By P Gosselin
A Nature study finds there’s very little risk that global warming would lead to more methane escaping from the oceans into the atmosphere.
Hat-tip: EIKE here.
Global warming alarmists have often used the scenario of increased methane in the atmosphere accelerating warming and climatic change.
But a recent study appearing in Nature, Negligible atmospheric release of methane from decomposing hydrates in mid-latitude oceans, dumps a lot cold water on this scenario. This is good news, which unfortunately the media refused to report.
At the bottom of the sea, there are large deposits of naturally occurring methane hydrate. There’s a fear that these ice-like deposits could melt and be released into the atmosphere if the oceans warmed. Methane is a far more powerful greenhouse gas than CO2. The researchers looked at the concentration and natural radiocarbon content of methane dissolved in the water column from the seafloor to the sea surface at seep fields along the US Atlantic and Pacific margins.
No methane reached the surface
Their measurements revealed no evidence of seep CH4 reaching surface waters when the water-column depth is greater than 430 ± 90 m. “Gas hydrates exist only at water depths greater than ~550 m in this region, suggesting that the source of methane escaping to the atmosphere is not from hydrate decomposition,” the authors add.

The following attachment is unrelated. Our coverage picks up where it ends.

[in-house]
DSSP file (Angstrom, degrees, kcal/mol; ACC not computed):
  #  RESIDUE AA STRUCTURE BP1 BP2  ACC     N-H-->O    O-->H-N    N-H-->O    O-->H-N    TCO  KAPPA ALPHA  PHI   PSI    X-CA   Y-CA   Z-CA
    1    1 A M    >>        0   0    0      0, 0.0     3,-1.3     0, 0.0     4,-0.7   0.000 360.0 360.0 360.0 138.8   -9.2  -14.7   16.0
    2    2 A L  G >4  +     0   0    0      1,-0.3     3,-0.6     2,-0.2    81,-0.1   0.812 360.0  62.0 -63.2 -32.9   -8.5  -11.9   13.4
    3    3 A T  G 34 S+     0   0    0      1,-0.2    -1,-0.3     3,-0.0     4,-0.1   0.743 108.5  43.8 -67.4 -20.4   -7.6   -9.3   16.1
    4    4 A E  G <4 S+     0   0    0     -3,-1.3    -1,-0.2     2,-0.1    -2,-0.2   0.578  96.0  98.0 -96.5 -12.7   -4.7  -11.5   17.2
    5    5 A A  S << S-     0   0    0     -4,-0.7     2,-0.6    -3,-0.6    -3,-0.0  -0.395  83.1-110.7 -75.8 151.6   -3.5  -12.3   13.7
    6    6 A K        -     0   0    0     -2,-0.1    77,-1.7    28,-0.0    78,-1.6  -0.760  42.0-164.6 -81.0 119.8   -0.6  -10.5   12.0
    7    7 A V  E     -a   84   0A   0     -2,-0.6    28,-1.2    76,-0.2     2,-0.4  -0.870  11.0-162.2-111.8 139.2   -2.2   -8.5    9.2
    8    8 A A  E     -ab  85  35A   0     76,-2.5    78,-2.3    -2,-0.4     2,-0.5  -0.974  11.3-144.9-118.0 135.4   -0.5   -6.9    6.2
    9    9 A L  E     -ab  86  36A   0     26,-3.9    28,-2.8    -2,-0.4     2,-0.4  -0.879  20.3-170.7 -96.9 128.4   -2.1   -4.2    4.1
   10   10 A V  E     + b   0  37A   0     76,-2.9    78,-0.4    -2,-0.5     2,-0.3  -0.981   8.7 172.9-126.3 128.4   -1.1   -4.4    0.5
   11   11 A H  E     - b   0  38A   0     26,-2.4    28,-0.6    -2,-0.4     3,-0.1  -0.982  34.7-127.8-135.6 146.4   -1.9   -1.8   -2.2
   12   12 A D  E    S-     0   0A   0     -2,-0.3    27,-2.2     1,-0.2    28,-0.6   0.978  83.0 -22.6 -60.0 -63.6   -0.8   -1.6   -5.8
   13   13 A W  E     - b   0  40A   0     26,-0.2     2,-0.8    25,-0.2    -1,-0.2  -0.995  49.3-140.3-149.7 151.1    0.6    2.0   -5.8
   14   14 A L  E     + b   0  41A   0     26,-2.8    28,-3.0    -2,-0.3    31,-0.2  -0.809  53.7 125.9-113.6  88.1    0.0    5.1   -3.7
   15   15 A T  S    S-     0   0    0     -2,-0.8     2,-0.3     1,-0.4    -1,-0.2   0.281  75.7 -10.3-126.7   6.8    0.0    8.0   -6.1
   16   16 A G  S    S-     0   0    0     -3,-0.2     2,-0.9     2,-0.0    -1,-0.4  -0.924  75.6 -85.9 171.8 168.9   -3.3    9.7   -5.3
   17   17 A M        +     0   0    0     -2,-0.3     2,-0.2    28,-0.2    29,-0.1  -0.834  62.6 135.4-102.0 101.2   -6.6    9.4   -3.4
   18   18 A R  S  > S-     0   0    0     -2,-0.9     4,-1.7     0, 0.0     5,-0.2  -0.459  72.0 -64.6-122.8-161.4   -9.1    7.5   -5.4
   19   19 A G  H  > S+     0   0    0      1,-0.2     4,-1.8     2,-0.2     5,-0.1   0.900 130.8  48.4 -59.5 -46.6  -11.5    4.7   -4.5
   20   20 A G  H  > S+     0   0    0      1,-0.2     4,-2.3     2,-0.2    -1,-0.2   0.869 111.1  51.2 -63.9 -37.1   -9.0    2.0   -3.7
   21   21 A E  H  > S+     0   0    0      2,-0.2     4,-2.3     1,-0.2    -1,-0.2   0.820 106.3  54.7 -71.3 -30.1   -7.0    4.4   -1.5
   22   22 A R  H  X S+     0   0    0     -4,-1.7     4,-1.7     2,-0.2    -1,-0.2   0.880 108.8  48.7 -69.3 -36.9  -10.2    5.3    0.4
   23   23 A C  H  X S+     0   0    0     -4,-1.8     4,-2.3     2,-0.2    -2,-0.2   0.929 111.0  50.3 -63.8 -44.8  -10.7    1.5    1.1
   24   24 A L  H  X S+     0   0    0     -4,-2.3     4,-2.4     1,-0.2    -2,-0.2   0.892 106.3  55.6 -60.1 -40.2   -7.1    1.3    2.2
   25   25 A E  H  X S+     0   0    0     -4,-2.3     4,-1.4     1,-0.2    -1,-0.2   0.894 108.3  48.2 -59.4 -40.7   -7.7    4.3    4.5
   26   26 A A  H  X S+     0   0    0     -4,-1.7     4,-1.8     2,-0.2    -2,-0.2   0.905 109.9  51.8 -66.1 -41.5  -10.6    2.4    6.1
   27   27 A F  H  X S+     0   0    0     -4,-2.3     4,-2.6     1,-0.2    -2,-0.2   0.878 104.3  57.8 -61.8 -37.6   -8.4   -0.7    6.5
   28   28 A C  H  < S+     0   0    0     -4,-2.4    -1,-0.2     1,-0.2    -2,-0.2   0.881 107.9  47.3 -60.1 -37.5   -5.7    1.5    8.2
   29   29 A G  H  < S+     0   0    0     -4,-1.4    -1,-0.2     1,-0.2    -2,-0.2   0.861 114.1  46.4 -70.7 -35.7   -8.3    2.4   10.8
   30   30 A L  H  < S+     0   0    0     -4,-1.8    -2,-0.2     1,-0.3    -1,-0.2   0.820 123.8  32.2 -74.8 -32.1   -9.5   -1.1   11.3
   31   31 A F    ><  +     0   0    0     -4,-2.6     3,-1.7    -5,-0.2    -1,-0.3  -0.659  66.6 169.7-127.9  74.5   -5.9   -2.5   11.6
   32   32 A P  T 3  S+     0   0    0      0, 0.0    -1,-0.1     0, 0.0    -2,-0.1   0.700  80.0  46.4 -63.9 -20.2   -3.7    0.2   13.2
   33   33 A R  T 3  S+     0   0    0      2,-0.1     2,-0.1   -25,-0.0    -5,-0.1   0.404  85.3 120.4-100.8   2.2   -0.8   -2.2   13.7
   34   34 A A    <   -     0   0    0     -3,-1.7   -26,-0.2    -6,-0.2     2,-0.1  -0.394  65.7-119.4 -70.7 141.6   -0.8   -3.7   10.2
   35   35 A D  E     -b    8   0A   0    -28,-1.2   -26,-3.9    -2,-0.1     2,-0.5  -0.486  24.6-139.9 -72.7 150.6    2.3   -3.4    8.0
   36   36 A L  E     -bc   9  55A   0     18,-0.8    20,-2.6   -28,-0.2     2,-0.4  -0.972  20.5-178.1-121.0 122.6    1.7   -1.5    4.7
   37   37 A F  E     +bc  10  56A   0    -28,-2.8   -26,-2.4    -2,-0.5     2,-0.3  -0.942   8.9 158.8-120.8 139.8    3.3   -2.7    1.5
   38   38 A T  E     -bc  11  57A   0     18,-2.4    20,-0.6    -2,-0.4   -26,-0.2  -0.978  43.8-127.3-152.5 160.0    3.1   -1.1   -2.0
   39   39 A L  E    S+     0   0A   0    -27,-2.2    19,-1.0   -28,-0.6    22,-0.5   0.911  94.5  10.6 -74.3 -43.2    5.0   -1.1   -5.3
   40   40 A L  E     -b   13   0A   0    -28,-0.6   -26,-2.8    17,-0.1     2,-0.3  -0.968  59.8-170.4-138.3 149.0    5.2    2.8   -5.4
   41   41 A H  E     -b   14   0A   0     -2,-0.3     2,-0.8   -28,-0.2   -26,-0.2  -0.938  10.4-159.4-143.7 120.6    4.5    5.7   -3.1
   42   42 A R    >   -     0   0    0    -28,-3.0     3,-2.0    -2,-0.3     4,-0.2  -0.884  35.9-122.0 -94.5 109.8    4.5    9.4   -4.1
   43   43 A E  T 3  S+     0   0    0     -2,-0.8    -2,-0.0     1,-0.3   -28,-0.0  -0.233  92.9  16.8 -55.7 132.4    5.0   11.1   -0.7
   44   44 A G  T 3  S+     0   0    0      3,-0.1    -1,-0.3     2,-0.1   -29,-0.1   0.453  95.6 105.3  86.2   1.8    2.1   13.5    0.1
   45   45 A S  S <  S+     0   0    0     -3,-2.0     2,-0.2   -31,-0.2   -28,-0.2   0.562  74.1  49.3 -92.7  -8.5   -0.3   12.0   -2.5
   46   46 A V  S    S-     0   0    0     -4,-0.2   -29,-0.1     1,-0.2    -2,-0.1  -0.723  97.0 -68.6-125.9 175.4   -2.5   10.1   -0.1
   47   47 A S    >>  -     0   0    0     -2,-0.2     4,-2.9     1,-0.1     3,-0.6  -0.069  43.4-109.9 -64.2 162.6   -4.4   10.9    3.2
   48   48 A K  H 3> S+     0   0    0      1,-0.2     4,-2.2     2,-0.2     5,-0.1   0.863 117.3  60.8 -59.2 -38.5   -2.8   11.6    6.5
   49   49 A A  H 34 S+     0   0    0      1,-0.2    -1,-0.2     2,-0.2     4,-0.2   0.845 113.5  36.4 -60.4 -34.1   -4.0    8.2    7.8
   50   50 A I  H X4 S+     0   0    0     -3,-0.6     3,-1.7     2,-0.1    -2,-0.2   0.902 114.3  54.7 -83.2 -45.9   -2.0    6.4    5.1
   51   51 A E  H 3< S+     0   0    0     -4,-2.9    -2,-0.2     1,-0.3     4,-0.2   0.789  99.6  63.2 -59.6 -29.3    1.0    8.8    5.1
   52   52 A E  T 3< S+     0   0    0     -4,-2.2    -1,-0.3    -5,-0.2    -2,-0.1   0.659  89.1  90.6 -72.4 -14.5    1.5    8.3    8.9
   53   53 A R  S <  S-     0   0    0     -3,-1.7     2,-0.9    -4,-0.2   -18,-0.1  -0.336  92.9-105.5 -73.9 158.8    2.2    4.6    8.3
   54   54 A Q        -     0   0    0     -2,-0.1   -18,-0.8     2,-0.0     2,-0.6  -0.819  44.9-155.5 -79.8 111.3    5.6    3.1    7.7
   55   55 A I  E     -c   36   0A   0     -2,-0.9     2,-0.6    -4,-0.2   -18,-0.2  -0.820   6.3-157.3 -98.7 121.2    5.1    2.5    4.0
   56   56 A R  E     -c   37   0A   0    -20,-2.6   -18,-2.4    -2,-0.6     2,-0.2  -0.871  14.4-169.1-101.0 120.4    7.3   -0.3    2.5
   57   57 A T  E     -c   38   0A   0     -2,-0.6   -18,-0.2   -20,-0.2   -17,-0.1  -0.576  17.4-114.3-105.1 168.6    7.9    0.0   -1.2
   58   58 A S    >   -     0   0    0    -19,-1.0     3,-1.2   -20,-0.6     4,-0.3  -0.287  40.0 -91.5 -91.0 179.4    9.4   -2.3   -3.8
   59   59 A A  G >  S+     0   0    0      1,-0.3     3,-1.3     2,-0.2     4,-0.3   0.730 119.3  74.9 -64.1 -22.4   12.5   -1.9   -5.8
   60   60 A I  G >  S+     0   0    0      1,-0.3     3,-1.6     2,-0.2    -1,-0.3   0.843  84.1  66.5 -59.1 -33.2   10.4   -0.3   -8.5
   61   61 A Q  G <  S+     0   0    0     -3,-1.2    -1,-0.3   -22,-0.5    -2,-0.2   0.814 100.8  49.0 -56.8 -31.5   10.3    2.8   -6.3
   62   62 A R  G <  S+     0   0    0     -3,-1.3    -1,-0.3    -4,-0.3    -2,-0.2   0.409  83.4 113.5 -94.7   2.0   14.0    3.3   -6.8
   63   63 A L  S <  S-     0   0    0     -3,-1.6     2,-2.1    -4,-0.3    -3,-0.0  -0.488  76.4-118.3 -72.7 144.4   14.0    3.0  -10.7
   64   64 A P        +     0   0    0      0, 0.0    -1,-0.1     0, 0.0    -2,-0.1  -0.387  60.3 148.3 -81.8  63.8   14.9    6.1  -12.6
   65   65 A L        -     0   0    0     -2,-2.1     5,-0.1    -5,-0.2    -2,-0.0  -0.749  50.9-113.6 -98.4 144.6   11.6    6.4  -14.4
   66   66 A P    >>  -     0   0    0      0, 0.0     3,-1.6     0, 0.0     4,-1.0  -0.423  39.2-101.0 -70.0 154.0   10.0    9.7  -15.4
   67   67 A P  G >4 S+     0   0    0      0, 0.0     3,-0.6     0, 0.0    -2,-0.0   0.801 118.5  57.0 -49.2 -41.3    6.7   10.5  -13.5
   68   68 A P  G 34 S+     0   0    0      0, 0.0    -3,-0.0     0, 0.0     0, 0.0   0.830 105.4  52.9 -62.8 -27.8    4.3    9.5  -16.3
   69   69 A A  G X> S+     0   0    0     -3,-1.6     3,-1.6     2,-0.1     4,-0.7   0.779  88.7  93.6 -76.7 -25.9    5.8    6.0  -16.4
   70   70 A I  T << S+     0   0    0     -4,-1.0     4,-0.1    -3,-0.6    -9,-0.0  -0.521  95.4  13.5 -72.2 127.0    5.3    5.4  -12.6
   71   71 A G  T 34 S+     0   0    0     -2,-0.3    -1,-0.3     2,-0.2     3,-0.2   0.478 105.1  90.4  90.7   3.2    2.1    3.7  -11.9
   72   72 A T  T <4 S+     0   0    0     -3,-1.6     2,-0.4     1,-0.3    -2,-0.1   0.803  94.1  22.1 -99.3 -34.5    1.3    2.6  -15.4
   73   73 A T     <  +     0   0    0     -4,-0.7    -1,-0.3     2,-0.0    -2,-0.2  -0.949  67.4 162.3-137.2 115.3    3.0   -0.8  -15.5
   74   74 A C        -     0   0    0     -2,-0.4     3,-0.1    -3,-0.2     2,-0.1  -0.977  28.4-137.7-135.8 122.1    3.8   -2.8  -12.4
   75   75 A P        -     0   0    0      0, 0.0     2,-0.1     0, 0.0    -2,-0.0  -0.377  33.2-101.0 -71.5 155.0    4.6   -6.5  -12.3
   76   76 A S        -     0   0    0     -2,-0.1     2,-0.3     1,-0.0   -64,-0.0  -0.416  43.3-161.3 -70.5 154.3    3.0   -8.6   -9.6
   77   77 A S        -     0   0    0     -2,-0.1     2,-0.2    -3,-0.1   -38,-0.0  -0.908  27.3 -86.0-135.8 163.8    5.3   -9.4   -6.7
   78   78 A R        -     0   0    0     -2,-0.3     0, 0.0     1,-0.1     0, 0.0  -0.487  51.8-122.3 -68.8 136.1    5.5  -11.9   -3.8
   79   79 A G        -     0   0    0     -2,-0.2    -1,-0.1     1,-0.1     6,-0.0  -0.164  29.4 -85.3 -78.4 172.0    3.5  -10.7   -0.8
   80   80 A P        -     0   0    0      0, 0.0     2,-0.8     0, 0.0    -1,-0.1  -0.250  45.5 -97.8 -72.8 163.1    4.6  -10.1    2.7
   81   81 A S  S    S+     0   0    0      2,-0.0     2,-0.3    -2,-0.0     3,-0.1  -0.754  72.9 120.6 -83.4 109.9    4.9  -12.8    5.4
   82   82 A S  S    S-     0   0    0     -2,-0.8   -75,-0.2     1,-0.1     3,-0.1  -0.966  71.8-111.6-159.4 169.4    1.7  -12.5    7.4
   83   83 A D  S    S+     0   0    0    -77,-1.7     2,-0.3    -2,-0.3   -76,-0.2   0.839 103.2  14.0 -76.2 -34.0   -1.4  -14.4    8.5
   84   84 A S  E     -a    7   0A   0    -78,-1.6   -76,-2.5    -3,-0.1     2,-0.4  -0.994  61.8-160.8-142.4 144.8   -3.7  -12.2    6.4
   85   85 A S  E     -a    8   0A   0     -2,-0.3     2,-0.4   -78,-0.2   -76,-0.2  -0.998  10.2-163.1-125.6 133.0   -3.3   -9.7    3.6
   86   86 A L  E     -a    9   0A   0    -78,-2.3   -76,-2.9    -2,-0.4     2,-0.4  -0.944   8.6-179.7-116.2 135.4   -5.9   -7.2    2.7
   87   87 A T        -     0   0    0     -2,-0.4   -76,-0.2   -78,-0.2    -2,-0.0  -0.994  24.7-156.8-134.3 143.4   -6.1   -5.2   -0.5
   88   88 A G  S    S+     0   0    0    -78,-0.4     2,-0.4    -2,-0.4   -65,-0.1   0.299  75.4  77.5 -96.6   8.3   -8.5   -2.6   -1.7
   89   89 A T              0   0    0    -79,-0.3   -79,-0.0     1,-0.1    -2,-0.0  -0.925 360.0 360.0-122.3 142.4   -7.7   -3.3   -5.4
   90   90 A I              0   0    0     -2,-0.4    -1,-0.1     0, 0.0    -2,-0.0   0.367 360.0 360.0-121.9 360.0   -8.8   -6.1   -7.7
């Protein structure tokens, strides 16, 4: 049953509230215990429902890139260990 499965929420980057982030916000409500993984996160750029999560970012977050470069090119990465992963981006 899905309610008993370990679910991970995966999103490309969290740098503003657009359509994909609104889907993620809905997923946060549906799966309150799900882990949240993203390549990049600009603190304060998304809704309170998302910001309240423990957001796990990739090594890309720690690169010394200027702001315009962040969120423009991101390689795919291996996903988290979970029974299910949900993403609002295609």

Dissolves in the ocean
In 2016, a paper published in the Reviews of Geophysics concluded that the annual emissions of methane to the ocean from degrading gas hydrates are far smaller than greenhouse gas emissions to the atmosphere from human activities and that most of the methane released by gas hydrates never even reaches the atmosphere. The methane often remains in the undersea sediments, dissolves in the ocean, or is converted to carbon dioxide by microbes.
Oceans retain virtually all the methane
The authors explain how methane sinks are increasingly incorporated into numerical models of climate-hydrate-interactions as knowledge becomes better established.
“Models are beginning to acknowledge that most CH4 bubbles emitted at the seafloor at water depths deeper than a few tens of meters will retain little or no methane by the time they reach the near-surface mixed layer, meaning that the primary repository of methane liberated by gas hydrate dissociation within any deepwater marine reservoir will be the ocean, not the atmosphere [e.g.,Biastoch et al., 2011],” the authors summarized.
Image source: Reviews of Geophysics